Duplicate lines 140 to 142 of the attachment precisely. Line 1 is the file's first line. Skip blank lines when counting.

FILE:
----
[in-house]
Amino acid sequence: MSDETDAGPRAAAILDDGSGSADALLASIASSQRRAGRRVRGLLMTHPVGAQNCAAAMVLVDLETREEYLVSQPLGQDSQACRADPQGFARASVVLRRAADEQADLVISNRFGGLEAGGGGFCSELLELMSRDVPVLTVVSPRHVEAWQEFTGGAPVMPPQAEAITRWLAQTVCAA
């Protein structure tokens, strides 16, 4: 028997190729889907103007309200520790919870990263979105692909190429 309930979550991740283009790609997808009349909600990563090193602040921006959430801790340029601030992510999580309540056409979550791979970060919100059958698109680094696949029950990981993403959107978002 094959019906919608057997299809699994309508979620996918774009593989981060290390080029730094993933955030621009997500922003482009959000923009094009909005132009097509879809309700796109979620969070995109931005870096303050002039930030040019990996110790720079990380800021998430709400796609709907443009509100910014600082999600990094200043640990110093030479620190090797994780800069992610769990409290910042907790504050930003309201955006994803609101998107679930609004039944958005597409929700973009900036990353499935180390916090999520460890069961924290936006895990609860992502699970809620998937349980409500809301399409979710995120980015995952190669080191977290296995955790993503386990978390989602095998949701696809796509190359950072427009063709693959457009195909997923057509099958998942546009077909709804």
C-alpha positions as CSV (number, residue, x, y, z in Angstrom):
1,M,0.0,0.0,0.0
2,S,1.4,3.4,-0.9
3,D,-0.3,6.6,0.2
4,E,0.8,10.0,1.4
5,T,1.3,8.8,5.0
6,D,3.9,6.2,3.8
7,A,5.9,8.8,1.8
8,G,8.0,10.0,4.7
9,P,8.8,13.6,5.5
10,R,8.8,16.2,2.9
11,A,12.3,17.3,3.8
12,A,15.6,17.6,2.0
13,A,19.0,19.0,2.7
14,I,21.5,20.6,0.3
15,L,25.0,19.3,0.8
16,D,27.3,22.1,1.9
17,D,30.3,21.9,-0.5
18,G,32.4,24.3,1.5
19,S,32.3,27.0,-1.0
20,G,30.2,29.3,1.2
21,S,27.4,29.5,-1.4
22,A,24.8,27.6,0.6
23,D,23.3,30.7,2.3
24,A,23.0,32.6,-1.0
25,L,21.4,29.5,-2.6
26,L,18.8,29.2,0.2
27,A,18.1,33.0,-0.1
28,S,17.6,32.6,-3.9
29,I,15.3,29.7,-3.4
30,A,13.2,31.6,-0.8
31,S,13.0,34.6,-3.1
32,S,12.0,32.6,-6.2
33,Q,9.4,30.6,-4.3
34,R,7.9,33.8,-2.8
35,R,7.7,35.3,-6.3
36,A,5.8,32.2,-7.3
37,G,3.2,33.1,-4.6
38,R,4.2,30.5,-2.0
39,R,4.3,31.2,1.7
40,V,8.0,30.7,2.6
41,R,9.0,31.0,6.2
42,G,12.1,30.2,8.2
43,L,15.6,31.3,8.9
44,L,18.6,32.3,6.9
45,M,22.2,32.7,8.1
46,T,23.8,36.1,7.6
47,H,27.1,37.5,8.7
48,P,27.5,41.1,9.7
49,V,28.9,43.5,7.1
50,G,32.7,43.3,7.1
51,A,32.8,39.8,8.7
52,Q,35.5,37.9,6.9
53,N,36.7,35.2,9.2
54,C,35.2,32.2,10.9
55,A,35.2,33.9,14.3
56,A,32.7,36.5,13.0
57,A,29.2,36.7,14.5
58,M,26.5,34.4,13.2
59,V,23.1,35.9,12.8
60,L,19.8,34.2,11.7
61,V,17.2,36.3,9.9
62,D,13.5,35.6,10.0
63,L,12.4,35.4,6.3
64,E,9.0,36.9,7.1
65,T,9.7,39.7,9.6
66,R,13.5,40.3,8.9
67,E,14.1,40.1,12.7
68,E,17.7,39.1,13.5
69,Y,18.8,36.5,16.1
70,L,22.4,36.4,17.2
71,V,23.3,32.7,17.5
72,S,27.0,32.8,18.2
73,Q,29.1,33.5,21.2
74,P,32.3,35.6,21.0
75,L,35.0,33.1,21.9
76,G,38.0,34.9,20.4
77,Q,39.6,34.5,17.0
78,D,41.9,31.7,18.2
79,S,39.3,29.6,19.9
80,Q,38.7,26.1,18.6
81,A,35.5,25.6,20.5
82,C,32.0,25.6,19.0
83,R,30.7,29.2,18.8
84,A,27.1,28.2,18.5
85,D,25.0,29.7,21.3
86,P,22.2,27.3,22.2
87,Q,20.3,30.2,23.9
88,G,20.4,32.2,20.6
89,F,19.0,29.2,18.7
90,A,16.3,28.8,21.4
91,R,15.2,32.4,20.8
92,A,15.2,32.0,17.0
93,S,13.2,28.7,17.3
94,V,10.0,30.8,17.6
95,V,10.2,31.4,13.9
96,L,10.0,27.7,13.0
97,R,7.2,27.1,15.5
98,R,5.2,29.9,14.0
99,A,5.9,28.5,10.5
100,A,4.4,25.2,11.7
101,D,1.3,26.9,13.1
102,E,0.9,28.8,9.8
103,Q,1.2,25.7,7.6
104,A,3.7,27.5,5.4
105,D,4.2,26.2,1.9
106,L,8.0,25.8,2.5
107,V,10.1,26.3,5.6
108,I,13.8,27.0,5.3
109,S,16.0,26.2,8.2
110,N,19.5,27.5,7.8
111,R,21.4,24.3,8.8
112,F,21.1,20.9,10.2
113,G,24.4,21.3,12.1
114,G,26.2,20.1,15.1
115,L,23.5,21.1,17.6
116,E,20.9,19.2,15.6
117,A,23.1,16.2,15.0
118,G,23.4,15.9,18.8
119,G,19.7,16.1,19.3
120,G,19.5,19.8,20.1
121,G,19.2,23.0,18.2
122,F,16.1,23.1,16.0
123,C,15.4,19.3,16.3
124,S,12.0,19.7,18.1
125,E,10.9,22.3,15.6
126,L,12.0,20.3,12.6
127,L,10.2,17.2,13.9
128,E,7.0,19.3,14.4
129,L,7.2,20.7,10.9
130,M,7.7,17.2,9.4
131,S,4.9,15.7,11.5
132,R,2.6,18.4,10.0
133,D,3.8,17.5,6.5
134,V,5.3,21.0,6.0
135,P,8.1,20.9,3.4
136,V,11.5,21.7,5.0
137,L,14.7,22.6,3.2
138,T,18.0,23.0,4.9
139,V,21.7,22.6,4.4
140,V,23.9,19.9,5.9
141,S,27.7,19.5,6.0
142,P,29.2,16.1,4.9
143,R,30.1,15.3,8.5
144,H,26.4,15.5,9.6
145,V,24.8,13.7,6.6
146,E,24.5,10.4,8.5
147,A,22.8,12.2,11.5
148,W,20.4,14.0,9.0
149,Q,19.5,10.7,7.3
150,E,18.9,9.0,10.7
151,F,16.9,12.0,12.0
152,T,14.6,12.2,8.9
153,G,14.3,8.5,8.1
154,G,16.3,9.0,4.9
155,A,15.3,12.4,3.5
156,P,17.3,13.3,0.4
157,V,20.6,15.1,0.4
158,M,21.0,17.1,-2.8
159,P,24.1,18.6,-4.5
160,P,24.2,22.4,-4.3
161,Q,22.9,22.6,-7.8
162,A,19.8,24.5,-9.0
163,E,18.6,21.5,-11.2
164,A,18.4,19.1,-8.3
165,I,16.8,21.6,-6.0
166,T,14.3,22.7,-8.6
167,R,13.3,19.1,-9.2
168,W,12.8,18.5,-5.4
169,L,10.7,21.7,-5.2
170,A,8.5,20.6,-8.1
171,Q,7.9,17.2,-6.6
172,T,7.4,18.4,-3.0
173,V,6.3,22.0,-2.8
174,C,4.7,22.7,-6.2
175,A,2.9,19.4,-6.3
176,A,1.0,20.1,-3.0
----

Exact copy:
136,V,11.5,21.7,5.0
137,L,14.7,22.6,3.2
138,T,18.0,23.0,4.9